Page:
Mr. Justice Story: [Yes.] This Preamble is very important, not only as explanatory of the motives and objects of framing the Constitution; but, as affording the best key to the true interpretation thereof. For it may well be presumed, that the language used will be in conformity to the motives, which govern the parties, and the objects to be attained by the Instrument. Every provision in the instrument may therefore fairly be presumed to have reference to one or more of these objects. And consequently, if any provision is susceptible of two interpretations, that ought to be adopted, and adhered to, which best that ought to be adopted, and adhered to, which best harmonizes with the avowed intentions and objects of the authors, as gathered from their declarations in the instrument itself.[xxiii]


[1] Of Civil Government §225 @ http://press-pubs.uchicago.edu/founders/documents/v1ch3s2.html.

[2] Federalist 84 @ http://www.constitution.org/fed/federa84.htm.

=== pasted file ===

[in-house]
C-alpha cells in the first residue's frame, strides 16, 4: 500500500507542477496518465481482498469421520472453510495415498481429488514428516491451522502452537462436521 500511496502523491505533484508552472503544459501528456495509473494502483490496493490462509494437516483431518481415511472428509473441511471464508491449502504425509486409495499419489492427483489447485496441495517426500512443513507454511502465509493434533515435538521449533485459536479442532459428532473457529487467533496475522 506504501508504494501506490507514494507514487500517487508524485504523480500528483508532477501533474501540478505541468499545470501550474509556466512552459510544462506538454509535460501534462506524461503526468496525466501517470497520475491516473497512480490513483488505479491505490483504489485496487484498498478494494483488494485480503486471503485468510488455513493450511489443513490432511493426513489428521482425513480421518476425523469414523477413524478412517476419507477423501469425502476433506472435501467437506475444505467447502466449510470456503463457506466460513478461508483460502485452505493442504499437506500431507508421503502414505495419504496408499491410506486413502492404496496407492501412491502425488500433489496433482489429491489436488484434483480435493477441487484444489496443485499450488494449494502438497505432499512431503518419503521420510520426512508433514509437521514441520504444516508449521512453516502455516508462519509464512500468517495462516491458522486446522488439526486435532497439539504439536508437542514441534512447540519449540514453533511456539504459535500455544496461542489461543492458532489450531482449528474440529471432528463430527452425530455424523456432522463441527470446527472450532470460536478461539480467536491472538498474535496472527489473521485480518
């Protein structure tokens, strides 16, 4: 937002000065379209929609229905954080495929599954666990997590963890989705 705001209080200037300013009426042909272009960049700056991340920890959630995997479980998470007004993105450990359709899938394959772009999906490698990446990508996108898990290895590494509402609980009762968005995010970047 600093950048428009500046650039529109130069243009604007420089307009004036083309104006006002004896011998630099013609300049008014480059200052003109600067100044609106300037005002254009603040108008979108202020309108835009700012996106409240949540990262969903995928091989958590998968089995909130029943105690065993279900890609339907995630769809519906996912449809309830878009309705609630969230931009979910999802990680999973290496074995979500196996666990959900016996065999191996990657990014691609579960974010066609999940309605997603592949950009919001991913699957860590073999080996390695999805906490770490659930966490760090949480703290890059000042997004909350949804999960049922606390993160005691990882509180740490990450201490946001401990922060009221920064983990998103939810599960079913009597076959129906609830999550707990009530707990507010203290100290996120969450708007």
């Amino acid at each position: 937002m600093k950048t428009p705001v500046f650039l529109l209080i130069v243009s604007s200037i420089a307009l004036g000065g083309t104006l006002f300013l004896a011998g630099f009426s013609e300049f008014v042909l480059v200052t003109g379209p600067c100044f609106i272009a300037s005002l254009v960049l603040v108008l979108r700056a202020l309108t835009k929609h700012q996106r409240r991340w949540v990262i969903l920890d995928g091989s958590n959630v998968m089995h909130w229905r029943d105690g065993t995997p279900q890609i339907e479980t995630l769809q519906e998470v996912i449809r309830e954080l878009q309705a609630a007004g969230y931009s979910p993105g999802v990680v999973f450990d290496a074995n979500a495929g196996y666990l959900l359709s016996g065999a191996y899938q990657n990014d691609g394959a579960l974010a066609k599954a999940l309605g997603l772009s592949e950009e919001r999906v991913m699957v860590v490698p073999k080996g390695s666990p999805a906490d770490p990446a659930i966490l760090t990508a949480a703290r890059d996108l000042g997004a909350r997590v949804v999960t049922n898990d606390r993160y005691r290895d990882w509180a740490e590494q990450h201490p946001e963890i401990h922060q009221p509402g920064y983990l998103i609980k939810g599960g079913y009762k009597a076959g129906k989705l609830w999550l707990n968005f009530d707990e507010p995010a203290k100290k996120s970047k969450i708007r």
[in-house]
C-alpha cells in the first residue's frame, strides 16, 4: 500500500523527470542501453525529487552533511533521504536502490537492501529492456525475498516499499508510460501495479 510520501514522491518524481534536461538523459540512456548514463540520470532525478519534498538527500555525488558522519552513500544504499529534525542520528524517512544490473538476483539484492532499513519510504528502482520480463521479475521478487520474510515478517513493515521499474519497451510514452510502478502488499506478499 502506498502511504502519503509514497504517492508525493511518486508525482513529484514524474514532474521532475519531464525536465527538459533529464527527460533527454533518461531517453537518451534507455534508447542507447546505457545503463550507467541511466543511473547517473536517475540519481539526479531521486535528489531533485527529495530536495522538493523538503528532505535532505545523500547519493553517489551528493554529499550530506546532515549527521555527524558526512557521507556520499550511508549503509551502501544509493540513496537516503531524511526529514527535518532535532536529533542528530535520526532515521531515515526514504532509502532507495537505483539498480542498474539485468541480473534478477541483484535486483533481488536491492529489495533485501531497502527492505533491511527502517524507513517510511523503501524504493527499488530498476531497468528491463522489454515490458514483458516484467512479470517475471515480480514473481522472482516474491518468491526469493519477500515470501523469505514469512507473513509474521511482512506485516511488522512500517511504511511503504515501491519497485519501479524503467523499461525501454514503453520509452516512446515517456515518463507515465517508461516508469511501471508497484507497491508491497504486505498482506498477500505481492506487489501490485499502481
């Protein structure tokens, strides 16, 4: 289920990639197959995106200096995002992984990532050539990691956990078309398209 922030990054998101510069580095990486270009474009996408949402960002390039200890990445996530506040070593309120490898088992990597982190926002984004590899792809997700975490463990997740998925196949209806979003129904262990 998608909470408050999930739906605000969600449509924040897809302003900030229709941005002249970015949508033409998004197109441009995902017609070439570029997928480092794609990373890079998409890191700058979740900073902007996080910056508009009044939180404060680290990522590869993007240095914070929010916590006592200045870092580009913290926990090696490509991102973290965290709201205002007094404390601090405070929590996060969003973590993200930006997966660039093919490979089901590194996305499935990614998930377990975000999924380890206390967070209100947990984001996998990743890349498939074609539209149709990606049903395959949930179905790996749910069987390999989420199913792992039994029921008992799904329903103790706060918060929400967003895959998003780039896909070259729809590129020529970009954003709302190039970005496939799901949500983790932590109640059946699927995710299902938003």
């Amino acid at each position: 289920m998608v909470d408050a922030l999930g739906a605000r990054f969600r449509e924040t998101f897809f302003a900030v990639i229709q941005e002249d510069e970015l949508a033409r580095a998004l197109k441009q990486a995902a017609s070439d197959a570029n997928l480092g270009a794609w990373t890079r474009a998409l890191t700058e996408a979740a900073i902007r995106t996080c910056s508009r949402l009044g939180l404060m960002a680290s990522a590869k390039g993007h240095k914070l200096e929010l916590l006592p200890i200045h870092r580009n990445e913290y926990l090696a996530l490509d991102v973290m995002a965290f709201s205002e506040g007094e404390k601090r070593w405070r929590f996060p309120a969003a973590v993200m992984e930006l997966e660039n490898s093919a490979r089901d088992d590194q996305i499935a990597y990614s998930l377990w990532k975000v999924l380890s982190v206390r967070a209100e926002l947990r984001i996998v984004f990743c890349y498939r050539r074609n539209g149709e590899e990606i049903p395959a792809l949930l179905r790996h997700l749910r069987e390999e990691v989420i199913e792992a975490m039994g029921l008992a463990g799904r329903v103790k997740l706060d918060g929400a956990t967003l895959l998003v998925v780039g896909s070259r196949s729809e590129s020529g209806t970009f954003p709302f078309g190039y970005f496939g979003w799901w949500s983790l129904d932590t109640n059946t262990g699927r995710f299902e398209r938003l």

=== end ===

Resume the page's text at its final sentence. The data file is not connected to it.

[3] Hamilton’s Estimate of Jefferson, Source: America, Vol. 4, p. 272. Taken from a letter dated May 26, 1792, to Colonel Edward Carrington. http://www.lexrex.com/enlightened/writings /gazette/hamjeff.htm.

[4] Bl. Commentaries @ http://www.constitution.org/tb/tb2.htm.

[5] Bl. Commentaries @ http://www.constitution.org/tb/tb2.htm.

[6] Bl. Commentaries, Founders’ Constitution @ http://press-pubs.uchicago.edu/founders/documents/v1ch3s3.html.

[7] Bl. Commentaries Founders’ Constitution @ http://press-pubs.uchicago.edu/founders/documents/v1ch3s3.htm.

[8] Bl. Commentaries, Founders’ Constitution @ http://press-pubs.uchicago.edu/founders/documents/v1ch3s3.html.

[9] Federalist 37 @ http://www.constitution.org/fed/federa37.htm.

[10] Kirk, Russell, John Randolph of Roanoke: A Study in American Politics, 4th Ed., Liberty Fund, Indianapolis (1997), JR to Haramanus Blecker, April 14, 1814, p. 35.

[11] Id. at 45, quoting Gregory, Horace, “Our Writers and the Democratic Myth”, Bookman, LXXV, 377-82.

[12] From http://en.wikipedia.org/wiki/Tertium_quids.

[13] Kirk, Russell, John Randolph of Roanoke: A Study in American Politics, 4th Ed., Liberty Fund, Indianapolis (1997) p.37, from Act III. Scene VI. King Lear. Craig, W.J., ed. (1914). The Oxford Shakespeare  @ http://www.bartleby.com/cgi-bin/texis/webinator/sitesearch?FILTER=colShakespe&query=%22The+little+dogs+and+all%22&x=10&y=7

[14] Id. at 61.

[15] Kirk, Russell, John Randolph of Roanoke: A Study in American Politics, Liberty Fund, Indianapolis (1997) p.14., spoken at the Virginia Convention, 1829.

[16] The Works of the Right Honourable Edmund Burke, London, Henry G. Bohn (1854-56), Founders’ Constitution @ http://press-pubs.uchicago.edu/founders/documents/v1ch13s6.html.